Gardening Questions And Answers
Caring For Bunchberry Grow bunchberry in a spot with full shade, dappled shade, or afternoon shade. Avoid afternoon sun, as it can dry out the plant and cause the foliage to dry prematurely and turn brown. Because it’s native to cool regions of North America and Asia, bunchberry dislikes hot-summer areas.
Cornus canadensis (Canadian dwarf cornel, Canadian bunchberry, quatre-temps, crackerberry, creeping dogwood) is a species of flowering plant in the dogwood family, native to eastern Asia (Japan, Korea, northeastern China (Jilin Province) and the Russian Far East), the northern United States, Colorado, New Mexico,
Bunchberry, also called Dwarf Cornel, (Cornus canadensis), creeping perennial herb of the dogwood family (Cornaceae). The small and inconspicuous yellowish flowers, grouped in heads surrounded by four large and showy white (rarely pink) petallike bracts (modified leaves), give rise to clusters of red fruits.
Bunchberry ground cover is a woodland plant that grows in the shade of the forest. To be more specific (quoting Doug Ladd, from p. 178 of North Woods Wildflowers), its habitat is “moist woods, often under conifers, and in wooded swamps, shaded bogs and peaty areas.” Not surprisingly, then, it likes acidic soils.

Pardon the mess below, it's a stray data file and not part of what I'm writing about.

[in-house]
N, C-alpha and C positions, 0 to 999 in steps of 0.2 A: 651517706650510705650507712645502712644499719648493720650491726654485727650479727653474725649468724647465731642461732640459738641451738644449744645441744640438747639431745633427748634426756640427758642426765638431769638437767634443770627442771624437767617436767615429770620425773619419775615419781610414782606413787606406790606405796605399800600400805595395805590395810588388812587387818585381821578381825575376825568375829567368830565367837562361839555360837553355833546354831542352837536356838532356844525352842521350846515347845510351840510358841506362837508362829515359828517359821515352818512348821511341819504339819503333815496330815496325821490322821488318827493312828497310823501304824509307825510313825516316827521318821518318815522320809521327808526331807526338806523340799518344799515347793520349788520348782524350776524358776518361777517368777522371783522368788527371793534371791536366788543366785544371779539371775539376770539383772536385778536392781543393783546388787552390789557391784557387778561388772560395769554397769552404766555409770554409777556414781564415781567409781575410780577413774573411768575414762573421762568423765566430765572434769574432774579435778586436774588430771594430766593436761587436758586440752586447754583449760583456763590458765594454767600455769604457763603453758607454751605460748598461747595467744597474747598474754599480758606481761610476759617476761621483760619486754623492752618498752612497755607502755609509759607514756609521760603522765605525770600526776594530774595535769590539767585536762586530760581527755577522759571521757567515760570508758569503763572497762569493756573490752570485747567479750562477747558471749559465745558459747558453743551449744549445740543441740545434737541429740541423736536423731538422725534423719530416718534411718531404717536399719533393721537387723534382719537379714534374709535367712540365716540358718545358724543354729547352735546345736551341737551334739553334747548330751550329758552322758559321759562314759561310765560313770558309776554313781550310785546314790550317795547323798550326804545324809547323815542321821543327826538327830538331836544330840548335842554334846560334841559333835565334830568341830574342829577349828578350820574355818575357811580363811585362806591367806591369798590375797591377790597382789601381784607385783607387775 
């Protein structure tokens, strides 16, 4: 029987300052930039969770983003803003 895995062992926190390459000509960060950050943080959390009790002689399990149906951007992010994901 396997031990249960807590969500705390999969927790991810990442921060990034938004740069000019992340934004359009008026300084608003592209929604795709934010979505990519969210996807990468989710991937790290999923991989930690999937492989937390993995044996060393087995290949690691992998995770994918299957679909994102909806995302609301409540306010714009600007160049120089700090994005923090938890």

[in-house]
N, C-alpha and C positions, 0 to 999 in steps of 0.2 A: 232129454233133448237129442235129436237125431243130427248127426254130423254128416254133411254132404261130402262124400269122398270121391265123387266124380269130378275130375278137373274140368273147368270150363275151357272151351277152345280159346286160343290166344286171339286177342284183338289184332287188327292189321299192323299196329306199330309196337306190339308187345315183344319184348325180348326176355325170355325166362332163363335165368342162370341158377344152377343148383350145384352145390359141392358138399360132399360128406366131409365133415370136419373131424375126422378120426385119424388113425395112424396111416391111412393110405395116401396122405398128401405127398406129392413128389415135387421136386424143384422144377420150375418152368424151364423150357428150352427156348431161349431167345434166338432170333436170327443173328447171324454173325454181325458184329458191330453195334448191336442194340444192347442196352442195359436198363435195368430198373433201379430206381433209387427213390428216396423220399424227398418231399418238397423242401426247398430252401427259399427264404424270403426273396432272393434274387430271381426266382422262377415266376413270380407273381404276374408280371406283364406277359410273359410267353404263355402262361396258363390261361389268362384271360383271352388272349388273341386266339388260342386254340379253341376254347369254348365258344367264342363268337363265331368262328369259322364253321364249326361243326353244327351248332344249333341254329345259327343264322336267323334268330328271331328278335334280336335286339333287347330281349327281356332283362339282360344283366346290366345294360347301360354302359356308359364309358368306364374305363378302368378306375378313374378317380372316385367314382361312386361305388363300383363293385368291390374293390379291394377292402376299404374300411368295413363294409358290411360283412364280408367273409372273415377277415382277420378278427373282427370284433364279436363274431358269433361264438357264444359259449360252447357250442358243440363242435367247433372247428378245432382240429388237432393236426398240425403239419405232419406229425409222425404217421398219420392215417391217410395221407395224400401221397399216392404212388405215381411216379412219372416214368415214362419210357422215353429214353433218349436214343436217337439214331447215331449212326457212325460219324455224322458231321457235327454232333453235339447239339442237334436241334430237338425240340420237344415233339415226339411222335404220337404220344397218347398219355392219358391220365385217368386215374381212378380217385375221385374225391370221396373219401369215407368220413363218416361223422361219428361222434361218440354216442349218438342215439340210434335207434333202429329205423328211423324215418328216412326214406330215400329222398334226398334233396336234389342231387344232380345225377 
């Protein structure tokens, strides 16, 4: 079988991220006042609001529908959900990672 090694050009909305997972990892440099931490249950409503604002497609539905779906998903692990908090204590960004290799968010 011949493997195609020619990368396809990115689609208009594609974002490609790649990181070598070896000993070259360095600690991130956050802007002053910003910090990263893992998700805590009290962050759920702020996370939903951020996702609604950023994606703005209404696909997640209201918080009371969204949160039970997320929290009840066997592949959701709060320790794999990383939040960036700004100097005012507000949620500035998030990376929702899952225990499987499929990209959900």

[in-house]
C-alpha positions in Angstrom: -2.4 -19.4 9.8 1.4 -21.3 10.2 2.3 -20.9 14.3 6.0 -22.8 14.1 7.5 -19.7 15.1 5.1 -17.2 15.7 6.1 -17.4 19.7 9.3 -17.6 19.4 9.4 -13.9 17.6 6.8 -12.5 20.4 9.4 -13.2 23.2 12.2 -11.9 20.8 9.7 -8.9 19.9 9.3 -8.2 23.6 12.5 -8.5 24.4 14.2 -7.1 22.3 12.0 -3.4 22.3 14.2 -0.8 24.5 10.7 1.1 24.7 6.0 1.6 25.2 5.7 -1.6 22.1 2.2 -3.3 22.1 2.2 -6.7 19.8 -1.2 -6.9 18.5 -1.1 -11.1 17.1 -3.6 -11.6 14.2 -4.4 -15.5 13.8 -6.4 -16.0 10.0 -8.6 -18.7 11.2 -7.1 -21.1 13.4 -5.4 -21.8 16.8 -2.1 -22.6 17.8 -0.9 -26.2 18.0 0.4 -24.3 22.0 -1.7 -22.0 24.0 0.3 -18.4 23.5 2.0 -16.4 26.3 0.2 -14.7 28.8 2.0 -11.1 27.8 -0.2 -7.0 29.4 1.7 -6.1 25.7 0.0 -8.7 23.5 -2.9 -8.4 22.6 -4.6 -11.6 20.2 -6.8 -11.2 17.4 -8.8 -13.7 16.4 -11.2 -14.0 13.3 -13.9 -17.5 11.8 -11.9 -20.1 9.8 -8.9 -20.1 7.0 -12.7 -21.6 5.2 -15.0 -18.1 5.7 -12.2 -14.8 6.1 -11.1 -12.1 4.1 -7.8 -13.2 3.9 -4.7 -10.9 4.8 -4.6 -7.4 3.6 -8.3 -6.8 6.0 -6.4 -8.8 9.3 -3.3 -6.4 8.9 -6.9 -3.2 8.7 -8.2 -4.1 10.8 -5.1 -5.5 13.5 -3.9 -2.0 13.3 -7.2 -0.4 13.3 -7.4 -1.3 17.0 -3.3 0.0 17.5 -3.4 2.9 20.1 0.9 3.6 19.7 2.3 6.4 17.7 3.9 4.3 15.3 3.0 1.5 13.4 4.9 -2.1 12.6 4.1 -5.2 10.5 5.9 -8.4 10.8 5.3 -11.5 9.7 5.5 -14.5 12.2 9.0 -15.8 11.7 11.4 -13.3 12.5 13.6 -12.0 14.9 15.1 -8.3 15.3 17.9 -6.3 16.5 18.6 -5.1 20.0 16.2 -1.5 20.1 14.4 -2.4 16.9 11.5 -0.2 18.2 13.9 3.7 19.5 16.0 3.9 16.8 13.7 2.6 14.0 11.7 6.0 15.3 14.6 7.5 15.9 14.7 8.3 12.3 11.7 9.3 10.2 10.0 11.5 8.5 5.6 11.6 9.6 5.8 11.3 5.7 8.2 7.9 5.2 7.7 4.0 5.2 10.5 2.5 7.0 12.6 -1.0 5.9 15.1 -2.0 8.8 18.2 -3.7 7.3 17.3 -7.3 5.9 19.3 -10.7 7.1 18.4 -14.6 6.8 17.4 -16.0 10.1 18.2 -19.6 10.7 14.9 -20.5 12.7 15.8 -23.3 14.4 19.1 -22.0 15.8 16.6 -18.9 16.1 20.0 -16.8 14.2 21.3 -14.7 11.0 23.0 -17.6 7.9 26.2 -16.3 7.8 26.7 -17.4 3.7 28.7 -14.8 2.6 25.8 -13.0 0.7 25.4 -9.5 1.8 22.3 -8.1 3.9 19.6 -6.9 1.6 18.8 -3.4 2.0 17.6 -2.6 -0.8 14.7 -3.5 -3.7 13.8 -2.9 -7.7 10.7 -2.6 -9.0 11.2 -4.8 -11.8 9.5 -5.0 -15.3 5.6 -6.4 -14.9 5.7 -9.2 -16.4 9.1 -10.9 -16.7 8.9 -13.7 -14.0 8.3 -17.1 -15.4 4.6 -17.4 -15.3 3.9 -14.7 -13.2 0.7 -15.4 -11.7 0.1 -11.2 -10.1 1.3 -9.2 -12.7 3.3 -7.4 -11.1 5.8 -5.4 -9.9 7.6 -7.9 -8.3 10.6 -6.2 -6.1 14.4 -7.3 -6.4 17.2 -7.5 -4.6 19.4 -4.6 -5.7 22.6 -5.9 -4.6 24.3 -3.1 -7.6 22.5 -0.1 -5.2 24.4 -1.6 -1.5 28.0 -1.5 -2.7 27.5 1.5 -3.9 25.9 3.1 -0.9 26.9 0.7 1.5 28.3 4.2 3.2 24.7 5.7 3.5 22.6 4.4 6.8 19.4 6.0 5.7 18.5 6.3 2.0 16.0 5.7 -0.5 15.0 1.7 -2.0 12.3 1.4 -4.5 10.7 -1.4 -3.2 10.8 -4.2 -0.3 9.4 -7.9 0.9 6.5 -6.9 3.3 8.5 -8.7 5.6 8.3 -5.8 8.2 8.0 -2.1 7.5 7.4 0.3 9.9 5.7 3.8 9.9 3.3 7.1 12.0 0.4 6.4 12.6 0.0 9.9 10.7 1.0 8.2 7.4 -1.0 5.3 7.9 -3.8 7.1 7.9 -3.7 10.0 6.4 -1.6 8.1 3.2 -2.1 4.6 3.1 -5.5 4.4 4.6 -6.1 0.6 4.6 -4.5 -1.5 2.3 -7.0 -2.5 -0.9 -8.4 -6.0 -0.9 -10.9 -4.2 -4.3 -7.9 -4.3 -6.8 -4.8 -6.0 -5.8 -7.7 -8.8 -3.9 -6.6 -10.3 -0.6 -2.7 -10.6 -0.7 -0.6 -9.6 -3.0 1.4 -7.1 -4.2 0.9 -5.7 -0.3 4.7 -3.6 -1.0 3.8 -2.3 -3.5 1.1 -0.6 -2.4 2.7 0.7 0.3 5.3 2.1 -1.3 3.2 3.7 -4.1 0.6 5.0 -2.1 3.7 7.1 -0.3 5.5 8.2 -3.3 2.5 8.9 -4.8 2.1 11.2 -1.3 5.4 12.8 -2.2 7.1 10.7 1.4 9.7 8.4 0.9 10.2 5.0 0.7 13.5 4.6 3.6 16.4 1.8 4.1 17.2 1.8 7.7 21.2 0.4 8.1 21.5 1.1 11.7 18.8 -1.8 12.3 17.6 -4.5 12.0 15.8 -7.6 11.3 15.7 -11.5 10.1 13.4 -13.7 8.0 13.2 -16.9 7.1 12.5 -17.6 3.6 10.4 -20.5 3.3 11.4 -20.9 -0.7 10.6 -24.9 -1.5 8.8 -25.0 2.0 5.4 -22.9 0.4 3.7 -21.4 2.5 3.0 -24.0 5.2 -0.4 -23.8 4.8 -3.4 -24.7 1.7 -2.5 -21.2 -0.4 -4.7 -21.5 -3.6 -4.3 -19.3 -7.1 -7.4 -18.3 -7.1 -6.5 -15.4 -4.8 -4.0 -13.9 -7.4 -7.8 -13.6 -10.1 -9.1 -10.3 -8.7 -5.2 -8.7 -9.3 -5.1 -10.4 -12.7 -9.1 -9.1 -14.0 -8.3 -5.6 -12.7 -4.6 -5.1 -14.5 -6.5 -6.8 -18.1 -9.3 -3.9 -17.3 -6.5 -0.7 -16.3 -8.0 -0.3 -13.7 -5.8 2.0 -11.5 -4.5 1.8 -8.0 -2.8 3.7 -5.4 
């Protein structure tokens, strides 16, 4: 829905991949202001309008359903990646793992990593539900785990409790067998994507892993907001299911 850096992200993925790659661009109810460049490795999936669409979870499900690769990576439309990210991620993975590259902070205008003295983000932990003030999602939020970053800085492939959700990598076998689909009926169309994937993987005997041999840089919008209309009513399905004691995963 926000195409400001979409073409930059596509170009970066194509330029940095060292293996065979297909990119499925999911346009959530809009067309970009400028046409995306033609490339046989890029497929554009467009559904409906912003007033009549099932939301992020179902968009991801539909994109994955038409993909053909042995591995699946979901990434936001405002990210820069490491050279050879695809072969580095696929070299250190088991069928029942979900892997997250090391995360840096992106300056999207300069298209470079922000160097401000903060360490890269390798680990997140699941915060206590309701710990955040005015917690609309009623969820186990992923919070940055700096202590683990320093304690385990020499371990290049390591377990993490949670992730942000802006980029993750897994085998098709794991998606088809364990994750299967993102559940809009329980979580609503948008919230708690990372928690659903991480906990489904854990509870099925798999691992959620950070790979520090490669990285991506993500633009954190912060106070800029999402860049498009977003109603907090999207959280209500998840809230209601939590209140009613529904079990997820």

Keep bunchberry moist and happy by spreading an organic mulch around the plant. A 2- to 3-inch-deep layer of a light mulch, such as pine needles, shredded wood, or cocoa hulls, is best. This mulch layer prevents the soil from drying out as quickly and also reduces weeds. Easy-care bunchberry requires no pruning.
Cover with a thick layer of pine needles or mulch for added protection and moisture retention. Caring for bunchberry is easy once they get started as long as you keep the soil moist and the plants receive plenty of shade. This ground cover has no known disease or pest problems, making it a truly easy […]
They will tolerate morning sun, but should be grown in partial to full shade for the best results. Creeping Dogwoods demand a loose, moisture retaining, humus rich soil, so add lots of compost and peat moss to the planting hole. They will not tolerate alkaline soil at all, requiring a soil pH of 6.8 or […]
As mentioned earlier, bunchberries contain pectin. While most people only know pectin for its culinary uses, this compound actually has other benefits. When ingested, pectin can help lower cholesterol and triglyceride levels. Moreover, consuming pectin regularly can also help treat inflammation, diabetes, and GERD.
Because it’s native to cool regions of North America and Asia, bunchberry dislikes hot-summer areas. This woodland wildflower does best in moist, acidic, well-drained soil that’s rich in organic matter. It benefits greatly from having compost, peat moss, or coconut coir amended in the ground at planting time.